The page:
No member of the Shiri Adventures team has ever encountered dengue fever. In this case, our job is simply to inform you about the possible risks and give you the best advice to protect your health.
Although the tsetse disease (African trypanosomiasis) is not specifically mentioned by any organization, we would like to mention it, as well. The tsetse disease, otherwise known as sleeping dropsy, is the result of encountering parasites called trypanosomes which most commonly infect a human through the host – tsetse flies.
These flies live in warm, humid places, such as river banks or spots near undrained water bodies. The risk group includes dwellers of villages and those employed in such professions as loggers, road builders, fishermen, etc. Transmission of parasites can also occur through exchanging contaminated body fluids with another person.
It is important to remember that there are two subspecies of the pathogen dangerous to humans in Africa: Trypanosoma brucei gambiense in West and Central Africa and Trypanosoma brucei rhodesiense in South and East Africa (the latter region is where Tanzania is located).
According to WHO, the West and Central African version causes 97% of cases, while the latter, which is found in Tanzania and other nations in East Africa, causes the remaining 3%. Furthermore, the WHO counts Tanzania among the countries that have detected only 1 to 10 new cases per year in recent years.
Remarkably, Tanzania’s preventive control of tsetse flies in Zanzibar was so successful that it was adopted by other countries.
Although there is no vaccine against sleeping dropsy, travelers should not fear it, based on the information we have about the disease, it is not relevant to Tanzania.
Yellow Fever is the disease our clients ask about the most. It is another disease, a virus, which is spread by an infected mosquito.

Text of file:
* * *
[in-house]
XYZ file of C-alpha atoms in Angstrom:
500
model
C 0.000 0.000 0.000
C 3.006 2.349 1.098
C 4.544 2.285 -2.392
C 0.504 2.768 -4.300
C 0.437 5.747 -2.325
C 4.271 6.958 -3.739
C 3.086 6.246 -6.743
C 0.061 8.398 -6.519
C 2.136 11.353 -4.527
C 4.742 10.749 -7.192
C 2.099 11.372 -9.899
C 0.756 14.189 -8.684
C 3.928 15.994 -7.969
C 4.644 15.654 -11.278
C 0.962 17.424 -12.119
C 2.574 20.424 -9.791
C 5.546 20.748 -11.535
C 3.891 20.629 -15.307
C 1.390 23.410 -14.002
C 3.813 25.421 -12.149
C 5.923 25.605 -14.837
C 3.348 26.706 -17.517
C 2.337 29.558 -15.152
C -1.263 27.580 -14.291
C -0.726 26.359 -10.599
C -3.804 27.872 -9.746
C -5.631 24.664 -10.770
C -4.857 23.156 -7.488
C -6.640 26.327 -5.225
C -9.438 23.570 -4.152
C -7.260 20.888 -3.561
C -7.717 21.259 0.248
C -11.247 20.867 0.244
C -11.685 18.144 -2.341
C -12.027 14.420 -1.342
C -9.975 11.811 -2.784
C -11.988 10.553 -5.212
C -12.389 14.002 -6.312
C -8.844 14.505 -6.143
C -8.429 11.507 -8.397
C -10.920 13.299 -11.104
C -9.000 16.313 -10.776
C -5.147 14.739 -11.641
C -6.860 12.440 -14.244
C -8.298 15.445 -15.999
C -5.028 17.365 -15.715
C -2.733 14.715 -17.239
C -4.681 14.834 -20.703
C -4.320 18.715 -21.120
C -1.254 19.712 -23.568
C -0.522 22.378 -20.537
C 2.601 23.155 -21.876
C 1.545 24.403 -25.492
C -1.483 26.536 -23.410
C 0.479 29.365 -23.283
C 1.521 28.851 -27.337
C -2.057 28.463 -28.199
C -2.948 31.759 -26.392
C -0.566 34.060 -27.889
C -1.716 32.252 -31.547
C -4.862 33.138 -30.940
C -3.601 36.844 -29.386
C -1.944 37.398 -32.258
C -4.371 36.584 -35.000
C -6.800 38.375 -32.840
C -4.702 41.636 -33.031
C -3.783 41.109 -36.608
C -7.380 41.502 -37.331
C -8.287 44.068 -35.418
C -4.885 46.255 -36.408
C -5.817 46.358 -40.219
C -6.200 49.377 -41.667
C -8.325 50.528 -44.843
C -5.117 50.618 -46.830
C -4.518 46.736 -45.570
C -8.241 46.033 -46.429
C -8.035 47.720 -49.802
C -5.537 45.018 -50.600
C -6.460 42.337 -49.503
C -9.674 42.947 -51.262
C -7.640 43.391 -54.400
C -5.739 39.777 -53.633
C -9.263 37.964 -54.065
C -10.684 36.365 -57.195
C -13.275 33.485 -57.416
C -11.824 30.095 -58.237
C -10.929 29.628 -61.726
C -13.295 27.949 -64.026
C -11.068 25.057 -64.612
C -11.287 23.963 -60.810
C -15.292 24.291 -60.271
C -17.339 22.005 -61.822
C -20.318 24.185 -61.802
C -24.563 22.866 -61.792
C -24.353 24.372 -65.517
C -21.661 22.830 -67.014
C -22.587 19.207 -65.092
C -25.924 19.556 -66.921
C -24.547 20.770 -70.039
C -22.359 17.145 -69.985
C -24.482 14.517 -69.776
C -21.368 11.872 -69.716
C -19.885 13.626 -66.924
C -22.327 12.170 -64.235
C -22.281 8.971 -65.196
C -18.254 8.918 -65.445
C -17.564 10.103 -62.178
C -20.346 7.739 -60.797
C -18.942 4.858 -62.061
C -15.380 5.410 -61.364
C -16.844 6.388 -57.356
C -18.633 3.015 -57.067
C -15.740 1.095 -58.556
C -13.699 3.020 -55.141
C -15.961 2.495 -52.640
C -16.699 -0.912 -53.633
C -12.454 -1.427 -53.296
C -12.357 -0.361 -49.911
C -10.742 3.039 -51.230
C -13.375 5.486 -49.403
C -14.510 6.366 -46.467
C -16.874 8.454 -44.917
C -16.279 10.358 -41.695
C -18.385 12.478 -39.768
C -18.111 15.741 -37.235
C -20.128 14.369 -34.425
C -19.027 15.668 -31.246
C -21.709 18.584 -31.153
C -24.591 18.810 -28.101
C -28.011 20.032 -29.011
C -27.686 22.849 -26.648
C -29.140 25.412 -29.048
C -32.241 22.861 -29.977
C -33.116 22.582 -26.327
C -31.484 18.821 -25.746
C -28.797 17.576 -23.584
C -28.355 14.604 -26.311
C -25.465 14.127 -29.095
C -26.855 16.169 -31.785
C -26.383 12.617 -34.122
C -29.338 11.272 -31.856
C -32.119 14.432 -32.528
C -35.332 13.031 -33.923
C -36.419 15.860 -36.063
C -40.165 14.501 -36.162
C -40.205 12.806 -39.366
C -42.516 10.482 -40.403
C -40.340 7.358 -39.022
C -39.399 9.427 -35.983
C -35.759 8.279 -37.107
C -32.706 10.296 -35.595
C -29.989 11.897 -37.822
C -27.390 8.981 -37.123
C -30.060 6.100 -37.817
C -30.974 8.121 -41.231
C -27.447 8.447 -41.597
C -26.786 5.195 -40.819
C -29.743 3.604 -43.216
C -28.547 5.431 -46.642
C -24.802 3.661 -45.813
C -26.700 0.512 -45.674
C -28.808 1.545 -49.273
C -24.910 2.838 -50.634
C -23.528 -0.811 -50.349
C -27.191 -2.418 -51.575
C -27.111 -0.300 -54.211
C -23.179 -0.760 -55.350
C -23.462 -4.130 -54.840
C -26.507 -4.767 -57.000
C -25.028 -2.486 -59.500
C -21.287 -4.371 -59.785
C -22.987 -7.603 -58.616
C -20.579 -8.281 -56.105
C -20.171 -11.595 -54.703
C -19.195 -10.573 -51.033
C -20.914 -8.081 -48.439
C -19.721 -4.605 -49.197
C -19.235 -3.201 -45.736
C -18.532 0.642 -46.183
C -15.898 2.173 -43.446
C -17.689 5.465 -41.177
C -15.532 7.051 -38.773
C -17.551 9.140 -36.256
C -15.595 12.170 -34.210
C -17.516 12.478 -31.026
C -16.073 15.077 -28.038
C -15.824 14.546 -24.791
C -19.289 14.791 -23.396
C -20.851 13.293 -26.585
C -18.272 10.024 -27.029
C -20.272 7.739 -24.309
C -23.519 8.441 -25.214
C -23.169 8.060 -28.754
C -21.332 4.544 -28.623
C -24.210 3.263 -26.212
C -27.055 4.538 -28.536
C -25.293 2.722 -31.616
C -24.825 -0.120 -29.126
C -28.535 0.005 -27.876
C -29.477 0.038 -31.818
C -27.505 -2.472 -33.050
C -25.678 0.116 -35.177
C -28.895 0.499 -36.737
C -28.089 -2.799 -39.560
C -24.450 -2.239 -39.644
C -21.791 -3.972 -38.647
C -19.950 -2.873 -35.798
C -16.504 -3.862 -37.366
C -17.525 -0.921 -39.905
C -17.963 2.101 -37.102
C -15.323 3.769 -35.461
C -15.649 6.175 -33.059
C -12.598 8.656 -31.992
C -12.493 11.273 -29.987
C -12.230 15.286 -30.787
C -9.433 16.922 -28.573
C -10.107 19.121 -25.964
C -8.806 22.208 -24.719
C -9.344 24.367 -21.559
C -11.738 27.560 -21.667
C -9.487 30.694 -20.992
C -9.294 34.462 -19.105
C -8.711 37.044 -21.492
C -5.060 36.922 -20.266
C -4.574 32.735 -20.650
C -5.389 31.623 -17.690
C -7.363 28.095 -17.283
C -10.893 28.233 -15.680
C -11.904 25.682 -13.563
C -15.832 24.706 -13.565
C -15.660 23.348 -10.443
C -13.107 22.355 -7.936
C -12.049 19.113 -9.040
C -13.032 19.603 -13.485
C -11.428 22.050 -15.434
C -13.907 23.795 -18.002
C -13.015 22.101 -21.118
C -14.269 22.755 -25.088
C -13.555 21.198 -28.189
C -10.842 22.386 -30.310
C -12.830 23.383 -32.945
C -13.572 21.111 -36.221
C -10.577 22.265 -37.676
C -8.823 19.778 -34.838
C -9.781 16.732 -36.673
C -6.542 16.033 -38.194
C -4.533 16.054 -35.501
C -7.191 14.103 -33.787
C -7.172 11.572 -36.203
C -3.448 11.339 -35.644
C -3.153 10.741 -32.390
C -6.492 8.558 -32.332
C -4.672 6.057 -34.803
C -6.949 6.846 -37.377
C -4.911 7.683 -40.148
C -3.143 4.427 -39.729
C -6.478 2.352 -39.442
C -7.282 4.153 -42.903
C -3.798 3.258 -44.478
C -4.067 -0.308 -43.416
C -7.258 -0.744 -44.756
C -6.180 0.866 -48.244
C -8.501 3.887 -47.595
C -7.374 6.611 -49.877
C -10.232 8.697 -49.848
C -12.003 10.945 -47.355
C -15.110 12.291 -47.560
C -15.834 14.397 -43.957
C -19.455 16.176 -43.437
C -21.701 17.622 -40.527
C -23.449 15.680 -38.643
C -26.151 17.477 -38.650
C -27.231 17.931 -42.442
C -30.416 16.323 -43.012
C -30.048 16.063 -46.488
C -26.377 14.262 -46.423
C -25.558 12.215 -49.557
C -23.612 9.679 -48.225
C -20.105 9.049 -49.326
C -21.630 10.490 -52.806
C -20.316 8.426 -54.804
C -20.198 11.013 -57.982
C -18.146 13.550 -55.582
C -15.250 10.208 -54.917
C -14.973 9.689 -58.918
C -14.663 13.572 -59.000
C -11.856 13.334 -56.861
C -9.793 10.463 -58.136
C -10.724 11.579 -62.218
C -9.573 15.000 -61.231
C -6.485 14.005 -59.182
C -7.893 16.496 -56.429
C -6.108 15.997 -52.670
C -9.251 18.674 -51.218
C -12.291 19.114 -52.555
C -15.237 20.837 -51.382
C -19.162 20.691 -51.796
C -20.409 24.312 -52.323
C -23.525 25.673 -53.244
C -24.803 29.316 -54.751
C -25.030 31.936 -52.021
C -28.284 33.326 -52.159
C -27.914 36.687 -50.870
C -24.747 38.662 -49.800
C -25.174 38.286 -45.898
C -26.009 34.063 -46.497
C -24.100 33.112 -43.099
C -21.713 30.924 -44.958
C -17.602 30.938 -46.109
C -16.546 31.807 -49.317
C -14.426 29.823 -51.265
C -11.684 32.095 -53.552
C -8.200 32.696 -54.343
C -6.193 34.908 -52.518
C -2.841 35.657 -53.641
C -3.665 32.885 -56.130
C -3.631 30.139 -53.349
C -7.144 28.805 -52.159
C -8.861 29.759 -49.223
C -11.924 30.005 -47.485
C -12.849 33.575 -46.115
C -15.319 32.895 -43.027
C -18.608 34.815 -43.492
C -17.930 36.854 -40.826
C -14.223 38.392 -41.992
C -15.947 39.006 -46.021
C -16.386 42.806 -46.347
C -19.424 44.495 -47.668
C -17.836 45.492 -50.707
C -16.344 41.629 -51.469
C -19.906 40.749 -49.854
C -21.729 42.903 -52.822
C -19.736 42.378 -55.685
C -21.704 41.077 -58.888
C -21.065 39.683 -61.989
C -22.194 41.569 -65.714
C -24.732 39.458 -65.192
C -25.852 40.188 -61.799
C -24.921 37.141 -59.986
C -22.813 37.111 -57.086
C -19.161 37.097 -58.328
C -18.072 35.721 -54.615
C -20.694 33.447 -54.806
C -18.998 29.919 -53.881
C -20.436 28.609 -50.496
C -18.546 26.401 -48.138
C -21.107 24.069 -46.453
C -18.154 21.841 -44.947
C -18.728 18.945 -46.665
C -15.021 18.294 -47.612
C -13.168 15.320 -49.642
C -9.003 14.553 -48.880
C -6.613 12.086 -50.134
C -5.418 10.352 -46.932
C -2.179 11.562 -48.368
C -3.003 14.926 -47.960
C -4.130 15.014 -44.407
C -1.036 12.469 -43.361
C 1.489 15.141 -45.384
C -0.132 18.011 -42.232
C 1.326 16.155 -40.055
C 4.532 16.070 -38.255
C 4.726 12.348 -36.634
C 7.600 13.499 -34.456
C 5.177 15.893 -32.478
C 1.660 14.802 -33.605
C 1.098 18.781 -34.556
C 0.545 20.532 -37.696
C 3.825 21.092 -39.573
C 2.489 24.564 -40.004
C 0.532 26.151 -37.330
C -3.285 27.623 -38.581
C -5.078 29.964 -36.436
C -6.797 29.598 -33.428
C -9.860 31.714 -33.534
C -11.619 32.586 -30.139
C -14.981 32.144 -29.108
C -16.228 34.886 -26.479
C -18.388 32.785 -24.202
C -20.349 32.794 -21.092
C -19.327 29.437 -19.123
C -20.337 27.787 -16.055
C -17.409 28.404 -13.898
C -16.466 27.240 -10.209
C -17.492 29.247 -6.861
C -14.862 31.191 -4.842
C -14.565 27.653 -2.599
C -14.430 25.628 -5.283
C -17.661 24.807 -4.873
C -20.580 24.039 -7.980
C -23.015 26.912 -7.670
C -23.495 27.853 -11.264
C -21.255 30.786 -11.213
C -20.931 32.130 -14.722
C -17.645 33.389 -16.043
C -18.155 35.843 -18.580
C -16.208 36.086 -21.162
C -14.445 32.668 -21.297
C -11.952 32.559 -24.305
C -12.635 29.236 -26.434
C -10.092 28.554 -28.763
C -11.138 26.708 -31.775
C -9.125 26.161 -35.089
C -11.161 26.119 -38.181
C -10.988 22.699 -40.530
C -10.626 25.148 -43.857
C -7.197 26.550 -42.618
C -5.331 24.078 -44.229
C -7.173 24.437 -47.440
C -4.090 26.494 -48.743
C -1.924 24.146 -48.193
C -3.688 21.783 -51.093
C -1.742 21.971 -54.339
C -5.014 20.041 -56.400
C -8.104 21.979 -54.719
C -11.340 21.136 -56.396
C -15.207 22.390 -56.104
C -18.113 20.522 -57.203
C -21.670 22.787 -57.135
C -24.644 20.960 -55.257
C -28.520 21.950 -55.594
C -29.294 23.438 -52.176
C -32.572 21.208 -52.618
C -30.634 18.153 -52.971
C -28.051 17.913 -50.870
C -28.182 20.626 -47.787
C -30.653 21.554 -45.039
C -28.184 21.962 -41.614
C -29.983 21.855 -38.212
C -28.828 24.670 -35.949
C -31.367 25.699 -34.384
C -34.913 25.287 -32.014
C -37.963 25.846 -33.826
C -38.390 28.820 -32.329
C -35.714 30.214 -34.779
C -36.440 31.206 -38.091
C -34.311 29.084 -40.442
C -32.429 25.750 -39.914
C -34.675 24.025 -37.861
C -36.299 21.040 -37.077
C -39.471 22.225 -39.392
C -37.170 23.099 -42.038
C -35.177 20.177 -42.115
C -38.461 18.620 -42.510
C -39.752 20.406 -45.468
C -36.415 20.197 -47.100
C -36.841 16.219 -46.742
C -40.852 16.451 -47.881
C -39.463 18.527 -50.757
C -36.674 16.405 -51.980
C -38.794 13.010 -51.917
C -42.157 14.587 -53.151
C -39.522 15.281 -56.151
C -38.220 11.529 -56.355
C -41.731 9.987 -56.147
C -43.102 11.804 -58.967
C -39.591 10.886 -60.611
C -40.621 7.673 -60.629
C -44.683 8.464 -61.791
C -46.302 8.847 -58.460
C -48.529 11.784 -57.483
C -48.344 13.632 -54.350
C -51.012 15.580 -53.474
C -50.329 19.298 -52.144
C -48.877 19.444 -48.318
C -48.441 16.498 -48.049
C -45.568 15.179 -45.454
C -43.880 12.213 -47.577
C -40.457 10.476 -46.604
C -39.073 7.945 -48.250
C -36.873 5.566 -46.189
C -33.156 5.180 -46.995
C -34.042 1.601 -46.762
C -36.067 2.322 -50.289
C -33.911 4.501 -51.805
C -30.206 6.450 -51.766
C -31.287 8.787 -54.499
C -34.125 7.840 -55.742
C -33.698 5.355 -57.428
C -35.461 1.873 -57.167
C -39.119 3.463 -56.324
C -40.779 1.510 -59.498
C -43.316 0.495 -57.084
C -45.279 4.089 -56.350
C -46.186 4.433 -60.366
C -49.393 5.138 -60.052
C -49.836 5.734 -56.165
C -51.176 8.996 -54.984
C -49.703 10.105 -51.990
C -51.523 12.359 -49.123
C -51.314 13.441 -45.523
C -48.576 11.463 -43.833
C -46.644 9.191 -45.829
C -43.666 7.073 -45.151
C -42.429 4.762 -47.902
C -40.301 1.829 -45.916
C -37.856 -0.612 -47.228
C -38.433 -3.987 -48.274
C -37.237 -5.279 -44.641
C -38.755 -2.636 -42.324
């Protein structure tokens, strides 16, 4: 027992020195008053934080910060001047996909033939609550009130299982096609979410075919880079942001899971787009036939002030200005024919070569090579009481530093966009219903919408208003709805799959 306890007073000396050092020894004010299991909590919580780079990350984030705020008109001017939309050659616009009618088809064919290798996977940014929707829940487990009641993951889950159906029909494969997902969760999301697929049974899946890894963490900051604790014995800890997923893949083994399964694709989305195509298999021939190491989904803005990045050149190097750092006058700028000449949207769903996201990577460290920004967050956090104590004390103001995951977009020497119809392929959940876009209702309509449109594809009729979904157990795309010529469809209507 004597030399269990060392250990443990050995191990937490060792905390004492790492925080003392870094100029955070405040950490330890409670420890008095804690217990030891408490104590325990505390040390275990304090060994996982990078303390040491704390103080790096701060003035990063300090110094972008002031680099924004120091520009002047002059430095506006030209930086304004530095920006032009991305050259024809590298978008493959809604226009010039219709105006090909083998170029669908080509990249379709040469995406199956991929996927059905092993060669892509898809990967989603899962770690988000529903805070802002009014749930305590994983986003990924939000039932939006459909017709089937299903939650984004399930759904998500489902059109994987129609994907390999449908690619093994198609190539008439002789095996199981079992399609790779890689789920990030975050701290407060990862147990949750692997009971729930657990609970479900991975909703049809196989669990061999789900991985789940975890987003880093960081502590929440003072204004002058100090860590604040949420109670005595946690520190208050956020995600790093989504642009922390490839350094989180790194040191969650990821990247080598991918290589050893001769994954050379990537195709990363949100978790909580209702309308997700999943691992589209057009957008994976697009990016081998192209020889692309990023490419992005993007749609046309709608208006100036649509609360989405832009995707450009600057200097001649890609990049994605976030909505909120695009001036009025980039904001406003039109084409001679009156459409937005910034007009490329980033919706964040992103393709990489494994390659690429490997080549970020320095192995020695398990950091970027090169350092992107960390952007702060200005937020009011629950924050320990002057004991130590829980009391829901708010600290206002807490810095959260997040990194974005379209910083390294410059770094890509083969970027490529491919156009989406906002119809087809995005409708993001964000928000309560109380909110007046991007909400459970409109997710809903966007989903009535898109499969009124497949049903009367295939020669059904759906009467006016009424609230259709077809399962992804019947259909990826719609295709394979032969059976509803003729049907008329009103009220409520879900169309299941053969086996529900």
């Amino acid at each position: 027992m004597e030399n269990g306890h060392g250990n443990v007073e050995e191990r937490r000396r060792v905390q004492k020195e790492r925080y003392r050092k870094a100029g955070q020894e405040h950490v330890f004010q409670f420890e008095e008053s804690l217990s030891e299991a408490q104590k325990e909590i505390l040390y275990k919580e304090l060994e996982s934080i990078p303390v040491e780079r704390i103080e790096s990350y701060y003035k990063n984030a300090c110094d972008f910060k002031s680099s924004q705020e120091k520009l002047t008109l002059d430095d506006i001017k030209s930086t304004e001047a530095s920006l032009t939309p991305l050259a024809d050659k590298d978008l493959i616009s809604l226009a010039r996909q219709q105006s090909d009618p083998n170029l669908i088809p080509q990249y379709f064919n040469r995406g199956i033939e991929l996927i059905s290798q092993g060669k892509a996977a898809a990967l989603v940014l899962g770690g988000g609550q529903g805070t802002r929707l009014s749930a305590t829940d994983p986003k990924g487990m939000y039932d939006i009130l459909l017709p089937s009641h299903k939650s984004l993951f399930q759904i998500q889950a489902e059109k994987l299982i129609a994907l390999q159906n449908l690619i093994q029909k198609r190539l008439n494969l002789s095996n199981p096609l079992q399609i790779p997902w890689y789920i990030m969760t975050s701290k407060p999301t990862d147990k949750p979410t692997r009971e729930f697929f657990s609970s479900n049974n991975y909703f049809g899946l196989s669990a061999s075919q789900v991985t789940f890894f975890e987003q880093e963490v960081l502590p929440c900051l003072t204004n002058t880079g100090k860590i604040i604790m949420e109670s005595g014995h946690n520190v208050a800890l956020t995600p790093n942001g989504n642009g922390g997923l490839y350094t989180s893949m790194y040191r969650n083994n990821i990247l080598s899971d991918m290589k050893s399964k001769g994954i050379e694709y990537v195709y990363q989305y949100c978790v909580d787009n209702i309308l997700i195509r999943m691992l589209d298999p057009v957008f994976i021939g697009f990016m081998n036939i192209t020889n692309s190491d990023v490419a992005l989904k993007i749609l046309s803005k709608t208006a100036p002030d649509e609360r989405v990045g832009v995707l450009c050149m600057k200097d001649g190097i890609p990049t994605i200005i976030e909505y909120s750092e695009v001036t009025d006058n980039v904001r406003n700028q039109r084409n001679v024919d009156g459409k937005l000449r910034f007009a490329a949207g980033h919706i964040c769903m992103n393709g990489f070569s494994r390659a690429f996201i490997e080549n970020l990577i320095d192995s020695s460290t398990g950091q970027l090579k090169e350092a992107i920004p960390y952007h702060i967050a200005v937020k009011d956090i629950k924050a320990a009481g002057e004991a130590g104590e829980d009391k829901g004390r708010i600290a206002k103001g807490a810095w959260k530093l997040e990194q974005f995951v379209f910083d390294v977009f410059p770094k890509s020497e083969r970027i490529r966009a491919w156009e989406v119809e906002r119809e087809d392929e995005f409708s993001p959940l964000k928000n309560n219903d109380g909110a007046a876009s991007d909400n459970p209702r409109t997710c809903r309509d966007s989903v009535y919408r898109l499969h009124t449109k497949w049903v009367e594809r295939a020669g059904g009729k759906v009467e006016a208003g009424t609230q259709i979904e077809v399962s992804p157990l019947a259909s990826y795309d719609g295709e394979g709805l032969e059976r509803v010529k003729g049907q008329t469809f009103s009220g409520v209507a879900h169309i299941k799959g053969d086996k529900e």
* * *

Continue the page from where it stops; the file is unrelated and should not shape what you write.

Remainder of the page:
This disease is not common in Tanzania because of the government’s strict prevention measures, including vaccination certificates from at-risk travelers before entering the country. If you arrive from the United States, or any European country, you do not have to be vaccinated, unless you’ve traveled to a Yellow-Fever endemic country, prior. Cases of yellow fever have been reported in some countries neighboring Tanzania.
If your trip includes one of the countries endemic to yellow fever, you will be asked for a certificate of vaccination upon entry to Tanzania. Tanzania is surrounded to the north and west by countries where yellow fever cases are common, such as neighboring Kenya, Uganda, Rwanda, Burundi, and the Democratic Republic of Congo – so keep it in mind when planning your trip. For a complete list of endemic countries, consult the link here.
The only exception allowing you to skip yellow fever vaccination is if you are transiting through these countries for less than 12 hours.
Is vaccination against yellow fever efficient for added safety? Well, it is not recommended by the CDC for those traveling to Tanzania from non-endemic countries. However, if you travel frequently and plan to visit other countries in Africa or Central and South America, it makes sense to get vaccinated.
Moreover, a single vaccination against yellow fever gives you lifelong protection.
There are no mandatory vaccinations to enter Tanzania for travelers from the European Union or the United States, as well as many other countries. Each traveler can choose what vaccinations they consider relevant based on the recommendations of their Ministry of Health, personal consultations with trusted physicians, and their own opinions about their health.
To anyone coming to Tanzania for a short time to climb Kilimanjaro, go on a safari tour to the national parks, or relax on Zanzibar’s beaches, we advise you to avoid complicating matters with worries about the dangerous in Africa. Instead, please take sensible measures and enjoy your vacation in one of the safest countries on the continent – our beautiful Tanzania!